The mayor negotiating direct flight options isn’t that far-fetched — for several reasons

09.3.2014 by André Natta · → Leave a comment

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Straßenbahn BremenYesterday’s report about negotiations taking place between Birmingham, AL and the German state of Bremen by Joseph Bryant in AL.com had some scratching their heads. Instead, it probably should have had folks wondering why it had taken so long to get to this point.

An agreement signed in November 2011 between Alabama’s development office and Germany’s tenth largest city could be key in understanding how and why these talks are taking place — plus a reminder that it’s not uncommon for these types of negotiations to take place at all.

Alabama’s secretary of commerce, Greg Canfield, shared the following information with AL.com via a prepared statement back when the pact was announced:

“We have 68 German companies who have invested more than $5.8 billion in Alabama. Since 2000, these companies have been responsible for 10,305 announced jobs in our state.”

This document produced by the U.S. Consulate General’s office in Hamburg (it’s only eight pages) in 2011 spells out most of the reasons why the agreement still makes sense. The most recognizable of those companies has a significant presence in Central Alabama — it’s Mercedes-Benz. The company’s plant in Bremen is producing the same C-series W205 sedans currently under production in Vance, AL. It was the main focus of a follow-up visit made by the Bremen Economic Development agency in 2012.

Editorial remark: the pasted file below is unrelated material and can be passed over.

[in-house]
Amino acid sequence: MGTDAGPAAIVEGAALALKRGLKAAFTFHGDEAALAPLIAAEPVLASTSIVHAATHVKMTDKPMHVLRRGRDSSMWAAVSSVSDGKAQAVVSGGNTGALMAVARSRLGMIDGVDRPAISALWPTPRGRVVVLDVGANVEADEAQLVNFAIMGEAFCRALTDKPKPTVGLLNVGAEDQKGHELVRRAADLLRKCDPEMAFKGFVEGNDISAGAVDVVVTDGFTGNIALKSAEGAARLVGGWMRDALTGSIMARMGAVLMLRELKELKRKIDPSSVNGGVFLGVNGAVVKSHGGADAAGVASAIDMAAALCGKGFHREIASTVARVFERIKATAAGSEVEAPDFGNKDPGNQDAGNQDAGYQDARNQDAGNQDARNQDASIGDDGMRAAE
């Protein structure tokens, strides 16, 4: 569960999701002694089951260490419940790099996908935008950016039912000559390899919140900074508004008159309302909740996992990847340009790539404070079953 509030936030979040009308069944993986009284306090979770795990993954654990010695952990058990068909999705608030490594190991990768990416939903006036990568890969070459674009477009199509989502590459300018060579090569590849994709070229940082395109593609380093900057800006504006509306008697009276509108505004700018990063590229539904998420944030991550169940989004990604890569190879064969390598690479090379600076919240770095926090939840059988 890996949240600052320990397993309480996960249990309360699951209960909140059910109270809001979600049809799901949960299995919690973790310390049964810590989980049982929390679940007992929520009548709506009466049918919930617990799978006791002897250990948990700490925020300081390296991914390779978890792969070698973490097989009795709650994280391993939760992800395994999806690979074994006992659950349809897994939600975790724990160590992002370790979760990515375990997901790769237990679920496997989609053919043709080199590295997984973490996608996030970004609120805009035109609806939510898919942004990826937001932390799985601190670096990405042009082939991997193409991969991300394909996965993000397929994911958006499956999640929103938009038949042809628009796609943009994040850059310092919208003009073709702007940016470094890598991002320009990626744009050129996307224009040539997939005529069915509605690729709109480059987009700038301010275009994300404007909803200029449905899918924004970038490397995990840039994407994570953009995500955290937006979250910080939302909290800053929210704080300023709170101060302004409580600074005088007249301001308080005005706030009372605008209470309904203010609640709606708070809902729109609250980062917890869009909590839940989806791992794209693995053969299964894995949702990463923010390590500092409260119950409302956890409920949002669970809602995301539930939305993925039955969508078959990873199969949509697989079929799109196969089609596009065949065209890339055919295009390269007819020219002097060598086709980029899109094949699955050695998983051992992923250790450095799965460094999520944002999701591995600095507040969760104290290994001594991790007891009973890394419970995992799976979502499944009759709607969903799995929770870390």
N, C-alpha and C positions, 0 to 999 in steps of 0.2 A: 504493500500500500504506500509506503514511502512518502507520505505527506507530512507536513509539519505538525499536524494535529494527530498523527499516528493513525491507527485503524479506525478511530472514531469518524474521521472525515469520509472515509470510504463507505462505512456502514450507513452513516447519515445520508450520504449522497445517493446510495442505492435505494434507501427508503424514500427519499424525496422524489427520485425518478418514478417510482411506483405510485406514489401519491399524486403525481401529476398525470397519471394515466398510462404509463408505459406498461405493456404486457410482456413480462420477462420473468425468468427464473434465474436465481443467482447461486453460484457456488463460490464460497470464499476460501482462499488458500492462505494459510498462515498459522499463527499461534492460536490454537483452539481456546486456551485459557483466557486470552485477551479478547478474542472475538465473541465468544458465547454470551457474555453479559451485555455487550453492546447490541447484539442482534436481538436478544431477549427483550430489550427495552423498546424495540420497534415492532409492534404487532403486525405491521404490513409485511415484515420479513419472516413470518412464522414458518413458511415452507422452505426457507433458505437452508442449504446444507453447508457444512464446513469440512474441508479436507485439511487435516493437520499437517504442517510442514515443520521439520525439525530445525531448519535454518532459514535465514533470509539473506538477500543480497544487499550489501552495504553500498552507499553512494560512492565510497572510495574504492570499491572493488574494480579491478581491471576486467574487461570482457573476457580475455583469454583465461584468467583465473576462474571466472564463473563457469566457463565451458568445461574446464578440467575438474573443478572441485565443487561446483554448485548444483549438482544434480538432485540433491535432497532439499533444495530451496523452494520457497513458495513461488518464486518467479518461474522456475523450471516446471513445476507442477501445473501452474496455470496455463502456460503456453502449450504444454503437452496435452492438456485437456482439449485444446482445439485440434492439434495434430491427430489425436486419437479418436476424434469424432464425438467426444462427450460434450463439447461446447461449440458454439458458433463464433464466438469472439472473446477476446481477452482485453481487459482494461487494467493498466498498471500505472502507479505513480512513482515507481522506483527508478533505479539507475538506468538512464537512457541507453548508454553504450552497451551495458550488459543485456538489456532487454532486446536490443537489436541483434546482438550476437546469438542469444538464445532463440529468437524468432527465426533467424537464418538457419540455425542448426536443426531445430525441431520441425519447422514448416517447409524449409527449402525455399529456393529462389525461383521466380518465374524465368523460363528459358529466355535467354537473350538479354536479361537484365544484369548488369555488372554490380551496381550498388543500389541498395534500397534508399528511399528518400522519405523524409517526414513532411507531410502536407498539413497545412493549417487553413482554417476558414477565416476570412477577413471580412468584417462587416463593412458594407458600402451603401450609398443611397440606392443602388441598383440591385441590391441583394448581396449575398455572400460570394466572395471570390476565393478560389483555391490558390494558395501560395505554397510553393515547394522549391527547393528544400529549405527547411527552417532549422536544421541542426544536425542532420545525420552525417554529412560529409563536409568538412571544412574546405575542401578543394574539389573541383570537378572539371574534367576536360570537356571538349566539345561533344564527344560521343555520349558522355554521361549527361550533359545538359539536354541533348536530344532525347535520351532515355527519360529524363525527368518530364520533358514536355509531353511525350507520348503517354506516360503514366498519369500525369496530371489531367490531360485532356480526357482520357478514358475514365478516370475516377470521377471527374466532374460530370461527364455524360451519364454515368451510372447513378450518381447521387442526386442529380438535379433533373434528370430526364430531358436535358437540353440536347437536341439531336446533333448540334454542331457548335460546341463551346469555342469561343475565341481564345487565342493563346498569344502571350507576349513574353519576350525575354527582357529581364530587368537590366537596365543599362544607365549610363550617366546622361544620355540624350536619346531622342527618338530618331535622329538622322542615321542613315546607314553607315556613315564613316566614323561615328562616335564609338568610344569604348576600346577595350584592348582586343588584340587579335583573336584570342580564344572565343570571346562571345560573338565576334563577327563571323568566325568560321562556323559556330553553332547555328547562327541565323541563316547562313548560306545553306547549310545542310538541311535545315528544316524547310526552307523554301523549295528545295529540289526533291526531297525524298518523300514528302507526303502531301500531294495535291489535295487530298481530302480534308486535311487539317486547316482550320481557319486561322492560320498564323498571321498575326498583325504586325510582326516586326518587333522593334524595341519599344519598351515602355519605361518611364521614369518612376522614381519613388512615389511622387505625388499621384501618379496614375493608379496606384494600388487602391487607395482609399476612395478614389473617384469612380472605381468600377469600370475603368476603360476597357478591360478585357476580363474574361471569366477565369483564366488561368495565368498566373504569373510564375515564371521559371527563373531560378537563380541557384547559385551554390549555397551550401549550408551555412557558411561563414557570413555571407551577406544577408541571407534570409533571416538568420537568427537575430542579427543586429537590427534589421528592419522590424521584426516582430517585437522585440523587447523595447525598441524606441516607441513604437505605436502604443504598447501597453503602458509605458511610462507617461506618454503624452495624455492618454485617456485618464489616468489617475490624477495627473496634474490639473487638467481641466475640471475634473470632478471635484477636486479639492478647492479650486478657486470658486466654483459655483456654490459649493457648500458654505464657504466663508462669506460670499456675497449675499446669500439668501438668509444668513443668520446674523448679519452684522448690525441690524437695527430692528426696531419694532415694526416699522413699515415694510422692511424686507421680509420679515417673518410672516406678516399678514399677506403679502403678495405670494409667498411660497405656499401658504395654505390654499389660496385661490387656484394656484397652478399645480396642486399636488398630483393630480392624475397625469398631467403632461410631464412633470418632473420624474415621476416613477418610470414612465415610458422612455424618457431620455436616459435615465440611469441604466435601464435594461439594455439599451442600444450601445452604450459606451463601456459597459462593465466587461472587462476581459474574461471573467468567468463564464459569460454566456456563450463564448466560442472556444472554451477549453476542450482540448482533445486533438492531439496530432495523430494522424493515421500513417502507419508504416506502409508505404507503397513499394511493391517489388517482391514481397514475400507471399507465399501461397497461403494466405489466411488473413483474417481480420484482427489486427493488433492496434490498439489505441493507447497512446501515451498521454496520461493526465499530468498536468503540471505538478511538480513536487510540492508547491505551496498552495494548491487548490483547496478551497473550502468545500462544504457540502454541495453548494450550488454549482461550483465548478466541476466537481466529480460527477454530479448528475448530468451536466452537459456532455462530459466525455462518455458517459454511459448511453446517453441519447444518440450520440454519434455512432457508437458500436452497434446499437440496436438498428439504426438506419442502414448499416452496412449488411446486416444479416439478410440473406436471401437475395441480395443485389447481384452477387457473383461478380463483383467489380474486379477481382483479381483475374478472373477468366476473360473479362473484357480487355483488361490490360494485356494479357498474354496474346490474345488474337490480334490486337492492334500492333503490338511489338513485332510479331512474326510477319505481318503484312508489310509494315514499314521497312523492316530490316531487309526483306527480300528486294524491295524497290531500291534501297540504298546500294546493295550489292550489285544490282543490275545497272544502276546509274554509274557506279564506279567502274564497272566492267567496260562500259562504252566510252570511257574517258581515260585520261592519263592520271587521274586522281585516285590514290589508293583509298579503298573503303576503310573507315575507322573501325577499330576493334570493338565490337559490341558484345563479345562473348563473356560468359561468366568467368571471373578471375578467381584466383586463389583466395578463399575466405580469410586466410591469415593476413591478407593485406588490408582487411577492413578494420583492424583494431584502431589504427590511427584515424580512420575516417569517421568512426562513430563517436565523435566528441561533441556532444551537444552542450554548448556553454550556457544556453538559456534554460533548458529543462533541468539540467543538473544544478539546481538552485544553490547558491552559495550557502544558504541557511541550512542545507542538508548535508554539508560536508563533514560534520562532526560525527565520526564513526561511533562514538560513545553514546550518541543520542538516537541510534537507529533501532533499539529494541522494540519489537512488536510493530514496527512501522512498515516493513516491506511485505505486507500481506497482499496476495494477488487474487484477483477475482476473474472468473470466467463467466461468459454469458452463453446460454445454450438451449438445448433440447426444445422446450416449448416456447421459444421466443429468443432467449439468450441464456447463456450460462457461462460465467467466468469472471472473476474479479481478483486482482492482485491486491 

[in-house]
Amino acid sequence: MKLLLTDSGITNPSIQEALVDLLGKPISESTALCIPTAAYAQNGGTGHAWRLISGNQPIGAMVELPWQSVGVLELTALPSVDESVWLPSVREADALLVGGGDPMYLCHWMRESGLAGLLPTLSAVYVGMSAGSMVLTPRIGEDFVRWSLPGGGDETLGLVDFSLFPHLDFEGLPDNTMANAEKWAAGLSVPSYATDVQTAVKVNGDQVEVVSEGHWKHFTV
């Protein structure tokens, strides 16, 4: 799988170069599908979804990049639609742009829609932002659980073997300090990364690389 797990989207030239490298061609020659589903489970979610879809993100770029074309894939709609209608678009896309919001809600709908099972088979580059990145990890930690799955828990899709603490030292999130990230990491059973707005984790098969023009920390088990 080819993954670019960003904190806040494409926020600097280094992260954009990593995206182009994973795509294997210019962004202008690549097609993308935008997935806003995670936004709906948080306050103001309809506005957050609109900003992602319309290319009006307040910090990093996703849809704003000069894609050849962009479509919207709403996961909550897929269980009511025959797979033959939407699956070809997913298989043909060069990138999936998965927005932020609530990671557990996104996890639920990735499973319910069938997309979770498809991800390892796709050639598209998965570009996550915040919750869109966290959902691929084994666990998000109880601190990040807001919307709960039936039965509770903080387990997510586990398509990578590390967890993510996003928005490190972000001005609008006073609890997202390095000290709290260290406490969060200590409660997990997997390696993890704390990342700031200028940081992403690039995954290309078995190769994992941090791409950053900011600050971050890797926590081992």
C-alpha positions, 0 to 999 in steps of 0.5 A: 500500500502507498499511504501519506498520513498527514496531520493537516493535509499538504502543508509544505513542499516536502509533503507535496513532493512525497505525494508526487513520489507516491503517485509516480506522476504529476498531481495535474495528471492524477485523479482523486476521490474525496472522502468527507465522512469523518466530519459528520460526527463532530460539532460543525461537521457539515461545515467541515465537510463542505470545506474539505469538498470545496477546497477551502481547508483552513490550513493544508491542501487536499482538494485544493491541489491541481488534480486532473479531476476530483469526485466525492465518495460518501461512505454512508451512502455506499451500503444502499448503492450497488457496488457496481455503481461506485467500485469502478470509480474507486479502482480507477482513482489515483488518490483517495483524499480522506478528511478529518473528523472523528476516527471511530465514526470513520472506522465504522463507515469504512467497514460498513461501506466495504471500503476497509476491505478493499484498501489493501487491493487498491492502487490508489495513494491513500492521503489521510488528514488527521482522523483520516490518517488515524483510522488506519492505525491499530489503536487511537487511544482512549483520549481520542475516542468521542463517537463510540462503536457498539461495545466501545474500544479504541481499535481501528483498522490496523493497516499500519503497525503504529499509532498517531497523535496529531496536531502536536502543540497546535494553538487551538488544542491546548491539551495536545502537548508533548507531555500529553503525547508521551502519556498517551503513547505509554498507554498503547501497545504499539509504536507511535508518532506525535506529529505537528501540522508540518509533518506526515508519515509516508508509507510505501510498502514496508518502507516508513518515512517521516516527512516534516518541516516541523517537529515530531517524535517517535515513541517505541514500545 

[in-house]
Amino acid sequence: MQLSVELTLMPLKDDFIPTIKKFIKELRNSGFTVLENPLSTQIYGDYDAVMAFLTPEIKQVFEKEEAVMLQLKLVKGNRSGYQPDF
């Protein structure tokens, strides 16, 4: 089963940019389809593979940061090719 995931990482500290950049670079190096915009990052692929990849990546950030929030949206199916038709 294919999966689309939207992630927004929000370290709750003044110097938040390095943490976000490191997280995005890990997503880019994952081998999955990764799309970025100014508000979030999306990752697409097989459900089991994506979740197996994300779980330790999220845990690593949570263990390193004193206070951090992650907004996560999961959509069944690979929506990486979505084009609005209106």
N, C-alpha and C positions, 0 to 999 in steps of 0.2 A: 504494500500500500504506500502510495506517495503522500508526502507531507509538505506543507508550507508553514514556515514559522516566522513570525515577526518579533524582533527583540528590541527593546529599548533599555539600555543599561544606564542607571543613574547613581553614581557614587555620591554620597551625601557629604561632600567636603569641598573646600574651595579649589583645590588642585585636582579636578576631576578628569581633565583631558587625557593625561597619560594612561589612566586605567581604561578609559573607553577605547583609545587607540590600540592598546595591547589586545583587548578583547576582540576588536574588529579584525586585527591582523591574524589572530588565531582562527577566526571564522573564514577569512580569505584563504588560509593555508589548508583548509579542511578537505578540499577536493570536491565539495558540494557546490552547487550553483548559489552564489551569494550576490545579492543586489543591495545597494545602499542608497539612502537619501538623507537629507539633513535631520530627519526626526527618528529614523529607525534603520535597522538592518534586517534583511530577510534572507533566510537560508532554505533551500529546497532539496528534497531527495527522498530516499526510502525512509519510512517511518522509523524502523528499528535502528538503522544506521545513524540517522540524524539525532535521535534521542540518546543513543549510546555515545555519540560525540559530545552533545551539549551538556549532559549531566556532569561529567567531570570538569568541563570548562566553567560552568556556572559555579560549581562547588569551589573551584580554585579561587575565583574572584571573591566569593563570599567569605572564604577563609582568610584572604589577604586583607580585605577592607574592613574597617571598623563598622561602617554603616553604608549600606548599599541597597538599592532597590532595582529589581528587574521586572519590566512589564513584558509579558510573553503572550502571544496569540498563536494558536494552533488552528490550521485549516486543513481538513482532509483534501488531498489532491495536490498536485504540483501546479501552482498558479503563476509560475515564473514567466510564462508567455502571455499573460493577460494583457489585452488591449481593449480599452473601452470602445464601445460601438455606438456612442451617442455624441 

The recently completed $201.6 million renovation and expansion of Birmingham-Shuttlesworth International Airport gives the facility an opportunity to provide a less-crowded alternative to Hartsfield-Jackson International in Atlanta, It does not serve as a hub (Delta’s main hub is located in Atlanta while Southwest effectively treats Nashville as its gateway to the southeastern United States). That said, as the Birmingham Business Journal recently suggested, incentives will play a key role in whatever ends up happening with regards to international or domestic direct flight service. It also doesn’t hurt that the current expansion project provides for additional gates to be added when and if the need is identified — and that a recently released master plan for Hartsfield still needs to be priced out and receive public input.

While it may seem weird to hear about the mayor being involved in negotiations to secure direct flights, it is not unprecedented. The example most relatable may be what happened in Columbia, MO. Shortly after the announcement that the Tigers would be joining the SEC, then first-term Mayor Bob McDavid was able to secure direct flight service via Delta to and from Atlanta, GA. This service was discontinued shortly after it was announced — but only because Delta thought American Airlines received a better incentive package to provide direct flight service to Chicago, IL (via O’Hare) and Dallas, TX. A more recent example (resulting in direct flight service to the same two cities) is what Bismarck, ND was able to secure from American via incentives.

Whether or not Birmingham is successful, the precedent is there. Time will tell what options will be available to area residents.

Photo: Straßenbahn Bremenkaffeeeinstein/Flickr.

 

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Filed under: Business · transportation

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